I arrived for the final day of the performance. Chopra/Chitrankar had completed his canvas cityscape, and was perched on a ladder carefully stretching it taught across the expanse of the gallery wall with heavy rope. He had discarded his period apparel, and was clad only in a hooded and skin-tight black bodysuit. His movements were slow and meticulous—like a dark sloth feasting thoughtfully high up in a tree.
When he was satisfied that the canvas was secured, he carefully climbed down from the latter and approached an antiquated gramophone. Museum visitors stood all around the room, transfixed by his measured movements, careful to shift softly aside if ever he seemed to be heading in their direction. They not only shared his space, but organized the space always around him as the center point through their constant movement just out of his way. The artist ignored his audience completely. He turned on the machine, and it began to play what sounded like scratchy old Hindi show tunes.
Next to the gramophone sat a large round table with the remains of what looked to be a formidable feast—half eaten chicken and fruit skin and pits along with a lonely pair of scissors. Chopra/Chitrankar picket them up and began to zigzag around the room slowly, exaggerating the effect of the scattering audience members, as he noisily snapped them open and closed, open and closed, all the while staring straight ahead.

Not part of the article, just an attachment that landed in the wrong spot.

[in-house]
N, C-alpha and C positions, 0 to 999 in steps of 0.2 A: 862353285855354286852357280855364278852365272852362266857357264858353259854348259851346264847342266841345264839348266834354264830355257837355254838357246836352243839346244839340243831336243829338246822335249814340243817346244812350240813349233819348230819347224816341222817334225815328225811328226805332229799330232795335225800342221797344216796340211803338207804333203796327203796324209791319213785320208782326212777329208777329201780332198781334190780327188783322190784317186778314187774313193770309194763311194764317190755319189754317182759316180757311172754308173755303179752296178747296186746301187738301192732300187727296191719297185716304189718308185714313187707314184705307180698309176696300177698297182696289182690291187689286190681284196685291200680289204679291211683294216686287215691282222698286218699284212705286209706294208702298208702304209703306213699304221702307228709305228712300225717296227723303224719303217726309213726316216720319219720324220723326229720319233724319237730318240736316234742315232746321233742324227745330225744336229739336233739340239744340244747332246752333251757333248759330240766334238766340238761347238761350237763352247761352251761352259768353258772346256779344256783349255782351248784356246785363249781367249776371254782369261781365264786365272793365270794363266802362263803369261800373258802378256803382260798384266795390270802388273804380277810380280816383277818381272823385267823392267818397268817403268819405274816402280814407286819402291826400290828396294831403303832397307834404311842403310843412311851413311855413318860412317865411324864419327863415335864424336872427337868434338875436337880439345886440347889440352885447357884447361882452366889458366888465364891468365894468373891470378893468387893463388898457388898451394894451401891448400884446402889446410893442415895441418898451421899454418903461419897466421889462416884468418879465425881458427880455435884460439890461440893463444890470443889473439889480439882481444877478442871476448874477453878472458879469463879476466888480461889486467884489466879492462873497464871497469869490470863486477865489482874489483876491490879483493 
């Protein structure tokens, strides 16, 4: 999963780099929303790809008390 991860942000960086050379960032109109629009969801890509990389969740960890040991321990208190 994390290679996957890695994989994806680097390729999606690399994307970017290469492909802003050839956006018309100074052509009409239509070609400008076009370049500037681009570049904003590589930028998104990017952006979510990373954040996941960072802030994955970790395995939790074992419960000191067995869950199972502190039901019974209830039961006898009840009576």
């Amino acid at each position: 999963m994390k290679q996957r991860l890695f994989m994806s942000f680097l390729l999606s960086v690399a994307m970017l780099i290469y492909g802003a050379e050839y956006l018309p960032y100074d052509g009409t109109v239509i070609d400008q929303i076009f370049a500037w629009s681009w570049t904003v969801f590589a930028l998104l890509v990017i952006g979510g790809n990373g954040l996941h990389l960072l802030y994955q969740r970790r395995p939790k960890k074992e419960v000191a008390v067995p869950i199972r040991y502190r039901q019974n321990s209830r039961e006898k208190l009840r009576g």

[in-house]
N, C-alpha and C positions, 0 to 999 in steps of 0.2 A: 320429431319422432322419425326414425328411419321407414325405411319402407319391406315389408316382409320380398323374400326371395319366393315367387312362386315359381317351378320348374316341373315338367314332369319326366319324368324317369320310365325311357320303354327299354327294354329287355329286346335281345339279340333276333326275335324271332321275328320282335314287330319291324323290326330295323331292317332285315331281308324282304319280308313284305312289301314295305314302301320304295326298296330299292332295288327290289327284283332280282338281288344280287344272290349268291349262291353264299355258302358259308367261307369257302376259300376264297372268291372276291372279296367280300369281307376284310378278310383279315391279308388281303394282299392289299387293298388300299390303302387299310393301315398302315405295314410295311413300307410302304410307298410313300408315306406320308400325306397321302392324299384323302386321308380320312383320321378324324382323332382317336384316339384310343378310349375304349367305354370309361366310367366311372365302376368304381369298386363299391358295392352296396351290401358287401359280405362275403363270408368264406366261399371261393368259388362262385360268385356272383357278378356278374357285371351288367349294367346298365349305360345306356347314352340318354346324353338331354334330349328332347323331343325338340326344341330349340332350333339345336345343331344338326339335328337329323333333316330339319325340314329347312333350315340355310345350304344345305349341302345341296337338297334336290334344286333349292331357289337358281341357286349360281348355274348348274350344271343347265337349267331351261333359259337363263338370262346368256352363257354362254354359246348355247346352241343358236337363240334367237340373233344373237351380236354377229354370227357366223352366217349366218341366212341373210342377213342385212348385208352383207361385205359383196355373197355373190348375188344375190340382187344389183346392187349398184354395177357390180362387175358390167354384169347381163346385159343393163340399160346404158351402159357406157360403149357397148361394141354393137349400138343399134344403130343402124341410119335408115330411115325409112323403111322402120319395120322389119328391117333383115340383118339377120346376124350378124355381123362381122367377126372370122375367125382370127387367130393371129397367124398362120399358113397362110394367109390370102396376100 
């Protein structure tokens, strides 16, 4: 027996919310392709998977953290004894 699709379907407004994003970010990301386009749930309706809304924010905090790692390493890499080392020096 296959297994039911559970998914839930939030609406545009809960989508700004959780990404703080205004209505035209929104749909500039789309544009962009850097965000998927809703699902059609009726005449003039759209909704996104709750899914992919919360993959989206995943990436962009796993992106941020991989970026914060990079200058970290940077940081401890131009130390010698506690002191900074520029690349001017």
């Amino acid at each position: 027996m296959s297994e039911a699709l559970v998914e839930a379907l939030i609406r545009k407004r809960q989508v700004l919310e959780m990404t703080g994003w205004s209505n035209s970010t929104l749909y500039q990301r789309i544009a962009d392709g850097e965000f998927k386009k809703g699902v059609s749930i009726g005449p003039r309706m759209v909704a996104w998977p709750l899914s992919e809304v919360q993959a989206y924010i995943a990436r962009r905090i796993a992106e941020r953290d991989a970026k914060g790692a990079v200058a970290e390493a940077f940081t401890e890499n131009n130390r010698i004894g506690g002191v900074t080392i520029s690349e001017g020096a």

It’s easy for me to imagine this sort of performance feeling melodramatic and kitschy, but somehow it didn’t. I can only chalk it up to Chopra’s true talent as a performer. What makes this interesting is that he was in many ways simply performing himself. I cannot imagine there is any way that he would know how his grandfather would snap a pair of scissors. Even if he did know him as a child, he could not have remembered how the old man went about the 100 hours worth of life’s day-to-day details.
The performance continued as Chopra made his way through the parting red-sea of viewers to the opposite end of the gallery—a wall covered with a gigantic mirror that reached two stories up to the ceiling. He picked up a brown paper package from the floor, and with his scissors carefully snipped the twine that bound it to reveal a pair of ornate red and black high heels. He put them on. His slim ebony figure was transformed into an odd apparition of fetishistic mystique.